WINTER: The questions themselves are divided into three sets of 12. But then we realized that that was unnecessary information—to force 12 questions into each episode didn’t feel right. We started listening to the narrative instead of the form.
LITTLER: We’re big believers in content dictating form. It’s always: What does the character need? What’s actually happening right now? What do we actually care about? We came to the three acts pretty late in the game.
WINTER: We thought it was going to be two-parter for a while. And then we were like, “We cannot possibly get this whole story in.”
LITTLER: It was really hard to write. I’ll say that. Musicals are hard for the reasons we said before, and in a podcast, you have to be overly explicit, or someone has to be explicit, whether it’s the narrator saying, “Chris picked up the recorder” or, “I am picking up the recorder.” We had to solve that problem. Then it’s a show about these questions and, as a listener, you’re like, “Are there going to be 36 questions? Are they going to get through them all? Do they have an order?”
WINTER: There was a lot of maintenance of clocking all of the things we needed to be aware of in every waking moment of the show to justify every word, every line—to make sure that we’re not losing or mistreating the listener, make sure that they are aware of what’s happening and that they are on the emotional journey with the characters.
LITTLER: The answers can be boring unless the stakes are incredibly high and everything is loaded. Every answer has one of the characters sifting through it: “Are you telling the truth or not?” That felt really important.
WINTER: We went through a lot of different versions of the narrative, the script, and the story. Early, early drafts had a chorus; early drafts had a narrator. I was the narrator at one point as the music director. But then we realized that we weren’t really leaning into the capabilities and the advantages of it being a podcast. We were like, “Okay, what are things that we can do in this form of storytelling that you can’t do on stage and vice-versa?” One of them, being in a band, was layering vocals. We realized we didn’t need a chorus if we had this studio time where we could really create these layered voice parts—not out of ensemble members that we’re trying to justify existing, but the two people who are leading us in the story. By the same effect we were like, “How can we get rid of the narrator or give that agency to Judith?” I think that was a big turning point, too, in our discovery of the narrative—giving that agency to Judith and letting her take the lead and drive the story forward.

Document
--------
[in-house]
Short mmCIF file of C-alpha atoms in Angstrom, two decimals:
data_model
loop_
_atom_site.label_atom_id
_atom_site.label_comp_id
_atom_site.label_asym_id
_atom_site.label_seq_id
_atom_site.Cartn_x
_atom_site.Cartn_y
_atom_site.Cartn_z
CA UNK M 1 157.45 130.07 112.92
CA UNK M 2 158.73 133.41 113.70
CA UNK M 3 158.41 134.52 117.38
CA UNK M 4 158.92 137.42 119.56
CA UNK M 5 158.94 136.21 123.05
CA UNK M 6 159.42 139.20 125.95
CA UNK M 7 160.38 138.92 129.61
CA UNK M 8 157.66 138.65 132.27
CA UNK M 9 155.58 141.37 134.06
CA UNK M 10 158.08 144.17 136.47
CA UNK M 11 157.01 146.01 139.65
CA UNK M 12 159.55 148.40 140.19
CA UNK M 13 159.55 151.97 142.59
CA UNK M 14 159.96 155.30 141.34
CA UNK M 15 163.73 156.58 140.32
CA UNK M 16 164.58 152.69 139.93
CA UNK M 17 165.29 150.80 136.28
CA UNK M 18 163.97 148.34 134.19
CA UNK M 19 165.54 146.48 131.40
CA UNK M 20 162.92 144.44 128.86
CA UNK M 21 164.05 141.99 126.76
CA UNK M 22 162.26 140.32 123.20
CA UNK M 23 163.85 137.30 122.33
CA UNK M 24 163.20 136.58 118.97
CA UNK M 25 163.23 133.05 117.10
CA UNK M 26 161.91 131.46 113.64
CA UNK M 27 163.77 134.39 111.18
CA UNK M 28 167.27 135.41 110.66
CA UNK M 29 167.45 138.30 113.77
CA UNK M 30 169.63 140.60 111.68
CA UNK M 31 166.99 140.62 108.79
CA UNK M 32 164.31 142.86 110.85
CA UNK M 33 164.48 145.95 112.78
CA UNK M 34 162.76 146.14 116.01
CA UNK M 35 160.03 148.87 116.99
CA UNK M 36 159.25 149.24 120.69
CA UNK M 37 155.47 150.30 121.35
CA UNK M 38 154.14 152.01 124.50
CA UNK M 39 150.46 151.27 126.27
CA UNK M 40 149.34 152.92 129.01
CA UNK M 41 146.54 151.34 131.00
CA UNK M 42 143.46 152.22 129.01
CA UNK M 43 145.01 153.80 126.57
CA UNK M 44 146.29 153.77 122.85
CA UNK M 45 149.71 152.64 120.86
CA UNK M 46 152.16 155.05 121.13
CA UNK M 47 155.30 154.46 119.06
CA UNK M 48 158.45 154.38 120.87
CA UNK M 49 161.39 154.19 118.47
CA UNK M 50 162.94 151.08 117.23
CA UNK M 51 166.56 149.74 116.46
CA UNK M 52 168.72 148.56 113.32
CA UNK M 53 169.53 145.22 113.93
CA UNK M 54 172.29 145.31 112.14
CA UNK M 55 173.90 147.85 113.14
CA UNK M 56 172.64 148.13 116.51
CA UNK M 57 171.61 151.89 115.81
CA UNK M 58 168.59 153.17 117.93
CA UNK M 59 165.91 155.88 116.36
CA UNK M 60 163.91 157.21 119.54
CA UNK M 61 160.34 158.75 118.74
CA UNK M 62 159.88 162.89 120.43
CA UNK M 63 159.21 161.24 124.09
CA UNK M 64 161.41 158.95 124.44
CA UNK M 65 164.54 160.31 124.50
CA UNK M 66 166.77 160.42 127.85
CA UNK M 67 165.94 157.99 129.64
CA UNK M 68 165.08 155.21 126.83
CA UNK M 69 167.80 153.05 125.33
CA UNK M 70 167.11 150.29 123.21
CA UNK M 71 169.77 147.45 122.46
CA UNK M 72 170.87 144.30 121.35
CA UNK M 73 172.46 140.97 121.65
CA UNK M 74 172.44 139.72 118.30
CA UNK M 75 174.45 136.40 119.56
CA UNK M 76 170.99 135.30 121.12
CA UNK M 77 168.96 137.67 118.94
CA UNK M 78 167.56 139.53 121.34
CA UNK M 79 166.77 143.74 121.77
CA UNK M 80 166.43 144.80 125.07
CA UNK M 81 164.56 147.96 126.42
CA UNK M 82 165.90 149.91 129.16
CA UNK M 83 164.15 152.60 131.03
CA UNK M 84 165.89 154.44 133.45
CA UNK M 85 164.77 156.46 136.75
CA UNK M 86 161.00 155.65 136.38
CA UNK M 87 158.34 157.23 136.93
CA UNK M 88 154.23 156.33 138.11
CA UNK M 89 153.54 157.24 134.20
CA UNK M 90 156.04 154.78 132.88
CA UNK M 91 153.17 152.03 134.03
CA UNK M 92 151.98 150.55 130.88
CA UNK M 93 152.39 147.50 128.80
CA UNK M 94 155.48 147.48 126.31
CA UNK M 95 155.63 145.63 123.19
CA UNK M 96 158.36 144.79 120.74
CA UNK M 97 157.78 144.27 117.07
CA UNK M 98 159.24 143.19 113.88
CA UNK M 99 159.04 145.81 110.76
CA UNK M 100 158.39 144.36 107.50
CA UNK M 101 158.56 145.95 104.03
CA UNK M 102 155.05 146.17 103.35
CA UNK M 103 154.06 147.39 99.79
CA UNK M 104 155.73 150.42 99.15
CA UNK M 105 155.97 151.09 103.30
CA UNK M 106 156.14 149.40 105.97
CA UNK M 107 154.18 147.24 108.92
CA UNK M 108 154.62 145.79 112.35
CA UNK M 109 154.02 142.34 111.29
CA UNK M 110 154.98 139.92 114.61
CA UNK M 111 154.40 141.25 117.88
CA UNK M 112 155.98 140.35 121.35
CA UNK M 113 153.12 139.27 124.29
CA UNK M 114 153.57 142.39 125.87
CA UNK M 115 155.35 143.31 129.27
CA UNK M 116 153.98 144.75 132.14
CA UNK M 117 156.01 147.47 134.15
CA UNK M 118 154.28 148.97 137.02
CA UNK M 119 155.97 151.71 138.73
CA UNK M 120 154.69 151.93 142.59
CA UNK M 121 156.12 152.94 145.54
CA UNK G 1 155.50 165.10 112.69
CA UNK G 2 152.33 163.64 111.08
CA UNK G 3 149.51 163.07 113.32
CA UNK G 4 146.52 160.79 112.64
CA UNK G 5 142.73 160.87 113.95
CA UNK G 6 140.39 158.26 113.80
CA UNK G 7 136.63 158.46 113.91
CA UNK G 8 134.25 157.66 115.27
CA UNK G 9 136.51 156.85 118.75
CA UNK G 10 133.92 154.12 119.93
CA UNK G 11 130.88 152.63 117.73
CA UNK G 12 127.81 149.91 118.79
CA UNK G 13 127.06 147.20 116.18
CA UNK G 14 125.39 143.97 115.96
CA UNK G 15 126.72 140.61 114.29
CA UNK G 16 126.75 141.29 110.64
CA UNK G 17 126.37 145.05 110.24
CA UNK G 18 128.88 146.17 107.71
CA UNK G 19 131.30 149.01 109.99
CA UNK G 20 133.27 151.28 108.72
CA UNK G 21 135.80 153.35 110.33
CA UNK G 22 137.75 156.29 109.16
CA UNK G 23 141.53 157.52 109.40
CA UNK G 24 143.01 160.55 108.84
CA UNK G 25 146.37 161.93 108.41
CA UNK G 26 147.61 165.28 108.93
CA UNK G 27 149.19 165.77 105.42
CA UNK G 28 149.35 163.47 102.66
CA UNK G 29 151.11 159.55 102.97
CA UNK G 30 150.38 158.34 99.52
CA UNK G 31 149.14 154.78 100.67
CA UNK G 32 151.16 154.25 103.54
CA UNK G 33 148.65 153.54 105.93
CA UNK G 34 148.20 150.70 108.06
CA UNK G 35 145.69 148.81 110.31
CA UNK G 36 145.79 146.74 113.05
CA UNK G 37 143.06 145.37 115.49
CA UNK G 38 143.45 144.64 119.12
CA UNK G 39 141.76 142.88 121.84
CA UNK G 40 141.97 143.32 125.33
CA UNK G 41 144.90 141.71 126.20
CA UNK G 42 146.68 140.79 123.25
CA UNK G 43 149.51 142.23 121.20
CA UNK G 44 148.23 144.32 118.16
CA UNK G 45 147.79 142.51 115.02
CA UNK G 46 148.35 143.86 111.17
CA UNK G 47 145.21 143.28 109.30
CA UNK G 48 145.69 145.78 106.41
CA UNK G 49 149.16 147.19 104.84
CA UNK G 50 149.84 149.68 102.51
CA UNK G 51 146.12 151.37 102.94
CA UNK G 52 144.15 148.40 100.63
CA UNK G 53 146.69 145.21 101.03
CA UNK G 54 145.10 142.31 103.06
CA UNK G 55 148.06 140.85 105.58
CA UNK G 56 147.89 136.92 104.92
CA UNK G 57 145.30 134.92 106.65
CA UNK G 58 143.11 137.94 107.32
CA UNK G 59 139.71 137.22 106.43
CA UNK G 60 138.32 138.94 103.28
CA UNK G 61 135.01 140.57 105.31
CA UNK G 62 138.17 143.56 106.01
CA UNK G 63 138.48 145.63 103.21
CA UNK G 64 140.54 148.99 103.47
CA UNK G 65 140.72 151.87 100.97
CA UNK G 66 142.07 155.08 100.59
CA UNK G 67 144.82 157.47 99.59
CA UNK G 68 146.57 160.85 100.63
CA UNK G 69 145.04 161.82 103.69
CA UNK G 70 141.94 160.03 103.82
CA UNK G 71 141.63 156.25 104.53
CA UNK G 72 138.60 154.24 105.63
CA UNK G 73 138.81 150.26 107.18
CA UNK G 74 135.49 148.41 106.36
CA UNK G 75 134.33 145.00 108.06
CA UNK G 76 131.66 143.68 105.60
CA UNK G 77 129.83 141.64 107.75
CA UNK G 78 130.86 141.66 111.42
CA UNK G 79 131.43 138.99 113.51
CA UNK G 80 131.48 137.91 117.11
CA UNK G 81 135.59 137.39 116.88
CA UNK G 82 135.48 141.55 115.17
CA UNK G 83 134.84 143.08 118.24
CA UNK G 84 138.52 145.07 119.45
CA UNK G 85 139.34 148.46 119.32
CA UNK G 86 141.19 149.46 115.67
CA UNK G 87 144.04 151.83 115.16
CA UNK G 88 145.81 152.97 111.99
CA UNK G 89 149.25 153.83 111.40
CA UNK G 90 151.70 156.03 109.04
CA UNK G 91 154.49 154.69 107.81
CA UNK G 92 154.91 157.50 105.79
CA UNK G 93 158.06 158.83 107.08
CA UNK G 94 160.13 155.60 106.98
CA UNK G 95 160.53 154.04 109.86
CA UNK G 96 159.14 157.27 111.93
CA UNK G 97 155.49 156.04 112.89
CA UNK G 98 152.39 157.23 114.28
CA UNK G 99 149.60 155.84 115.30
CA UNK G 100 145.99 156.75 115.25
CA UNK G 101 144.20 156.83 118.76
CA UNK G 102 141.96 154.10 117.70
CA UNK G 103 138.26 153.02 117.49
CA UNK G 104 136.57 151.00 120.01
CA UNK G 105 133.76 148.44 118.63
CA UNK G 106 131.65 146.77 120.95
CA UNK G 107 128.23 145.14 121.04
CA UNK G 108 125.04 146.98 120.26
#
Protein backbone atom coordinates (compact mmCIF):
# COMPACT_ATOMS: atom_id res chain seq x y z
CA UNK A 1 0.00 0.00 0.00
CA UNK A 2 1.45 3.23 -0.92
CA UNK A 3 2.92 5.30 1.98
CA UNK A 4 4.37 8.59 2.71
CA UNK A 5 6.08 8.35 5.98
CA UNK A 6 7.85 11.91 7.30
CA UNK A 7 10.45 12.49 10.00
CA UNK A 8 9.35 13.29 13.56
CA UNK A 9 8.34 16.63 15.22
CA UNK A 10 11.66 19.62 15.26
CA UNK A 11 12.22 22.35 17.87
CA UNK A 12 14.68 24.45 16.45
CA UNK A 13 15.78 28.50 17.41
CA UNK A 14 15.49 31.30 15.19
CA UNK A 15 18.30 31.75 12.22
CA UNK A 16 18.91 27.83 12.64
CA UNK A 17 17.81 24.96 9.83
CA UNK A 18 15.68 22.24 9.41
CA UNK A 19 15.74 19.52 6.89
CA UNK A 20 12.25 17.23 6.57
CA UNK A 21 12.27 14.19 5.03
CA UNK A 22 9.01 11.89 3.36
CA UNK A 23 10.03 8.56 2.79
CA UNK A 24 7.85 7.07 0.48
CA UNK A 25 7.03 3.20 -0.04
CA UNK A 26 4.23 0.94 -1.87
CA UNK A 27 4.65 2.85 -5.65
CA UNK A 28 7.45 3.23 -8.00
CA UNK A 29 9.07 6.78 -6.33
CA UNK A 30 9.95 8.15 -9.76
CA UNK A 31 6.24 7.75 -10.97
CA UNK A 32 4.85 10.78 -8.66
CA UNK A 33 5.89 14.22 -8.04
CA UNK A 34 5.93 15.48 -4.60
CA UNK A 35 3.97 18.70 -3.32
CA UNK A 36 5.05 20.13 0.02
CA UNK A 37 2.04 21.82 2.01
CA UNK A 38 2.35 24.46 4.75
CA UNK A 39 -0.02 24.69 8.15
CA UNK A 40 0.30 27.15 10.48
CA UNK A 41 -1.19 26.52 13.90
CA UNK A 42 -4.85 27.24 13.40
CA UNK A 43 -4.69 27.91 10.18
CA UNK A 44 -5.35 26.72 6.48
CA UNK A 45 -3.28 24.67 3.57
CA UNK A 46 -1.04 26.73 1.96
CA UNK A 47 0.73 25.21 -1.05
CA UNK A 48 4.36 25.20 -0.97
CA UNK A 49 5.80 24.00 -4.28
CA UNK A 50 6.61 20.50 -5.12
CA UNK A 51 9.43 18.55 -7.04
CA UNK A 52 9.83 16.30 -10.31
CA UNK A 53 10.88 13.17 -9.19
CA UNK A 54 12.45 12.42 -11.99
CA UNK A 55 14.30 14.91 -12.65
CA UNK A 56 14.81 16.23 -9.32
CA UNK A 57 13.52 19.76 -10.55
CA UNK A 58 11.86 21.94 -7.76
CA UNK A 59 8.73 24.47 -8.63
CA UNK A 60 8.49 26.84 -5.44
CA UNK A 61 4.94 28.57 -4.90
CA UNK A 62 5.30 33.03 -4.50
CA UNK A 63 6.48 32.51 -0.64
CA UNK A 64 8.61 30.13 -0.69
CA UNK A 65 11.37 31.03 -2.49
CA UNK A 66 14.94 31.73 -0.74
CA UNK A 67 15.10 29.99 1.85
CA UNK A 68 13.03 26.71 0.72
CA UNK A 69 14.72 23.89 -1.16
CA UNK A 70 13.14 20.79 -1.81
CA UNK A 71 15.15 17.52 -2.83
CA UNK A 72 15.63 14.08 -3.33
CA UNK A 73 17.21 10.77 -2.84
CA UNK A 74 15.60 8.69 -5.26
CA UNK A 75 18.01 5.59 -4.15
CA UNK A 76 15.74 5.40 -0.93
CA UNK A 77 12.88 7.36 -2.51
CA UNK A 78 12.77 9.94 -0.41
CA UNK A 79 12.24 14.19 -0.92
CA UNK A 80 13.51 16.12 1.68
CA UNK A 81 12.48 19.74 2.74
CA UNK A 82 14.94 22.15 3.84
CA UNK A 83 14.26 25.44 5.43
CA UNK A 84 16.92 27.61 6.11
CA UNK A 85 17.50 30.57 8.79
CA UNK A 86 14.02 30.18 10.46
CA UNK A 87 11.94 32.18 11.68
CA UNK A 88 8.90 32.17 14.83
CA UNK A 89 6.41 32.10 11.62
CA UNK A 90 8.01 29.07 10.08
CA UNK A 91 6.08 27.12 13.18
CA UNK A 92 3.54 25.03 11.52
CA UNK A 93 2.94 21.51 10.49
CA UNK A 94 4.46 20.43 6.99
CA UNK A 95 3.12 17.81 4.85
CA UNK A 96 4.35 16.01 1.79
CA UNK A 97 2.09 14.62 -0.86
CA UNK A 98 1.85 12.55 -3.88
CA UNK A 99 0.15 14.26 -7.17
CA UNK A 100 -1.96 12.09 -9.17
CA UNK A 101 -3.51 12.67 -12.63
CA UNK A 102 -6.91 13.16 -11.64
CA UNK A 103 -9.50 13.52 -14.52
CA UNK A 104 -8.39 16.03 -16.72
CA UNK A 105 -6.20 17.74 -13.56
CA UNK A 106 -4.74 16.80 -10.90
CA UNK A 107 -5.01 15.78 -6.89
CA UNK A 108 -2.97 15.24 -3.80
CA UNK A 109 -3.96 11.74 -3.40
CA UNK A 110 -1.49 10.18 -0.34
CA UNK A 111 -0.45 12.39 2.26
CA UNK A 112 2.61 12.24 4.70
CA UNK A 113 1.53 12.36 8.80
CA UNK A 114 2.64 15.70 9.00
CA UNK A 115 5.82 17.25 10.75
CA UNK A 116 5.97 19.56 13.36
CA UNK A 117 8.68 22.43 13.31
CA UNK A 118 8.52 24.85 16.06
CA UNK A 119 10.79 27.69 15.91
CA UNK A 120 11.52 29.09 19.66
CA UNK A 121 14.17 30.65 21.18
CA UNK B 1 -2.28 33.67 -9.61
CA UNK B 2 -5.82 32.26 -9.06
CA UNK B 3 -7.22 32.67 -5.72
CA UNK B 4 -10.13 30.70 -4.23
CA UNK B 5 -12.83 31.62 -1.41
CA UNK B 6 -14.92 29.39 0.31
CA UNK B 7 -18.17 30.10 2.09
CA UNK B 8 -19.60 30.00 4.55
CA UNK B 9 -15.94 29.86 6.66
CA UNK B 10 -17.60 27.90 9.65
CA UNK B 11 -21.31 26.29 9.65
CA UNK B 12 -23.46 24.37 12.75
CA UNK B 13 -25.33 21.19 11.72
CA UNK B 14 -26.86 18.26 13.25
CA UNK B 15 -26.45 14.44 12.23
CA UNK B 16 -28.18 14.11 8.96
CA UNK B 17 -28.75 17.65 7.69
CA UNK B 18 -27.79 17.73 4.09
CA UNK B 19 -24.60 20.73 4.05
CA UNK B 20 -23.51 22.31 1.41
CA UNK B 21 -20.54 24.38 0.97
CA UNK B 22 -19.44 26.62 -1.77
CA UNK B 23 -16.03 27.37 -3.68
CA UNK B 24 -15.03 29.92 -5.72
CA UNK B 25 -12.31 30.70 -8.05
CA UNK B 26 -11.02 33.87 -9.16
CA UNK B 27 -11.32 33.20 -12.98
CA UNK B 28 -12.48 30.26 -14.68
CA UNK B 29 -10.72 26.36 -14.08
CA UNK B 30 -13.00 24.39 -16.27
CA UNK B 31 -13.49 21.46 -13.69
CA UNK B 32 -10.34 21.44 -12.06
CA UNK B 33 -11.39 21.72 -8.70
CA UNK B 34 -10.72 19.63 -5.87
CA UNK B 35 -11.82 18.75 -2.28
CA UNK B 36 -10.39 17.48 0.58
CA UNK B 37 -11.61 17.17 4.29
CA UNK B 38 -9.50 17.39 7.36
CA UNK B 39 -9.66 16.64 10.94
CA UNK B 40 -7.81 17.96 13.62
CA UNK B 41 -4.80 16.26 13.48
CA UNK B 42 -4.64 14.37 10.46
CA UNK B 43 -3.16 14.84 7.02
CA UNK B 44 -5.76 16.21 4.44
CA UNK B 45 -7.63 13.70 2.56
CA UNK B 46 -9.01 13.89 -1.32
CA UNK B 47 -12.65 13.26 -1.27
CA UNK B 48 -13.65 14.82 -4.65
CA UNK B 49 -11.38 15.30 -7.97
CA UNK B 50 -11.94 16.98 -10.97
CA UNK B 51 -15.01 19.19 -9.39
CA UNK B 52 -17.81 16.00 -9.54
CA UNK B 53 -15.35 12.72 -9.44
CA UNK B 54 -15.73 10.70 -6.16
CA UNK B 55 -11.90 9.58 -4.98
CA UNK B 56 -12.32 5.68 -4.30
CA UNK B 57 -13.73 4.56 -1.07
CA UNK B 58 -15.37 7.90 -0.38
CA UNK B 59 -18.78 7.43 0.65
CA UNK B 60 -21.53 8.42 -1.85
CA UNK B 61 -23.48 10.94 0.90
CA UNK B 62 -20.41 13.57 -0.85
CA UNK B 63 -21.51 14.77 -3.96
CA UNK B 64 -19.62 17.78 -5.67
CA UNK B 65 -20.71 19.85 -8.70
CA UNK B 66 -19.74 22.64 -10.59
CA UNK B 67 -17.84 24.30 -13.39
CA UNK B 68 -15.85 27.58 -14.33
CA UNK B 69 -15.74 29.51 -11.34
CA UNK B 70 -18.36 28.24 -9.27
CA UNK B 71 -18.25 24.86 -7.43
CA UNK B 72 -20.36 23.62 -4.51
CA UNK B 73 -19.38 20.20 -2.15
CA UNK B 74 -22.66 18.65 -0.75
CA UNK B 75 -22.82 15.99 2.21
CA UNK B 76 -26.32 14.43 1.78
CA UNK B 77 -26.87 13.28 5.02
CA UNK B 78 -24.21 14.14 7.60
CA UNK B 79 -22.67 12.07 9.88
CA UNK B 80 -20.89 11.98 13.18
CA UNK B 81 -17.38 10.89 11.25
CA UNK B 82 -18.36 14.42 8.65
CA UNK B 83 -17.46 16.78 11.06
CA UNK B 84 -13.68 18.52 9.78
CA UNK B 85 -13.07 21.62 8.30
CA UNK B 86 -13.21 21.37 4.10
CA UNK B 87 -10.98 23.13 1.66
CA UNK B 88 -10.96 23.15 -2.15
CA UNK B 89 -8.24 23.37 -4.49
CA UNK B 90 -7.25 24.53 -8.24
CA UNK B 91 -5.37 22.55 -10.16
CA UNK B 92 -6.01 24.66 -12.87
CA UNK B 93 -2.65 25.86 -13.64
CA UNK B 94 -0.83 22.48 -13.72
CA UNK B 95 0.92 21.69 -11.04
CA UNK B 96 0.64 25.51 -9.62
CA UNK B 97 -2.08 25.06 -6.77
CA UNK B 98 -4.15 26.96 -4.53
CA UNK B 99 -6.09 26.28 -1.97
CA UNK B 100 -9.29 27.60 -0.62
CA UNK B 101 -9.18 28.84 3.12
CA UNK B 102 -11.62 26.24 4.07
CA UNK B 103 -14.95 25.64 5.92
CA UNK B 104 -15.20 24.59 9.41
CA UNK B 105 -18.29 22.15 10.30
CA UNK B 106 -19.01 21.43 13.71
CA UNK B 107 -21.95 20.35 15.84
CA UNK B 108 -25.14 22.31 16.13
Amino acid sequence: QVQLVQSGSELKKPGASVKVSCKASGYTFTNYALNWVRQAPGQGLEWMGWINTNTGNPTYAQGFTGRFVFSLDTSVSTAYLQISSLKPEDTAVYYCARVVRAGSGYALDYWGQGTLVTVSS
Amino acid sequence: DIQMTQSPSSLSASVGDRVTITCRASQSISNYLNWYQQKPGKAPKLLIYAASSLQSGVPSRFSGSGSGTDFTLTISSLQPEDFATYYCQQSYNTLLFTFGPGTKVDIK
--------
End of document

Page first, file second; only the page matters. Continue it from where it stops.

LITTLER: The action is her recording.
BROWN: At the beginning of Act One, Judith tells Jason that she records certain moments for when she’ll miss them. That seems like a terrible idea.
LITTLER: Some serious hubris going on. Stay tuned.
BROWN: Did you feel like you were both equally each character? When you were writing, did one come more naturally than the other?
WINTER: I’m more a Jase.
LITTLER: And I’m more of a Judith.
WINTER: There were a lot of moments in writing it where I would take a pass at a Judith song and Chris would be like, “Ellen, you wrote a Jase song.”
BROWN: Was that divide intentional or something that happened naturally as the characters evolved?
LITTLER: We knew that we needed them to be diametrically opposed; they needed to be an unlikely couple so they would have a lot of reasons to fight.
WINTER: I feel like Judith became more fully realized in the later drafts. We knew we didn’t want to write a gender normative piece about a heterosexual couple; we didn’t want to fall into the stereotypes of what a husband might necessarily be or what a wife might necessarily be. We knew that Jase was an emotionally intelligent human, and we wanted that emotional intelligence to dictate his story.
LITTLER: Are you saying that men don’t have emotional intelligence?
WINTER: No! I’m saying that I do think men have emotional intelligence. There are a lot of examples in the film and movie world that don’t necessarily depict men in that way, and I think that’s detrimental to a lot of men’s emotional journeys. We knew we wanted to push back against that and the typical romance story.
LITTLER: The typical romance story is man lies to woman—
WINTER: Woman is wronged.
BROWN: Did you always plan to have a heterosexual couple?
LITTLER: That’s baked into it, so we did know that. Also, just from a practical perspective, a female voice and a male voice in a podcast allow you to differentiate. It’s really tough. You think you can get away with stuff in this format, but there’s very little you can get away with in terms of clarity. If we were even to have one more character, it would make it exponentially harder for people to track what’s going on.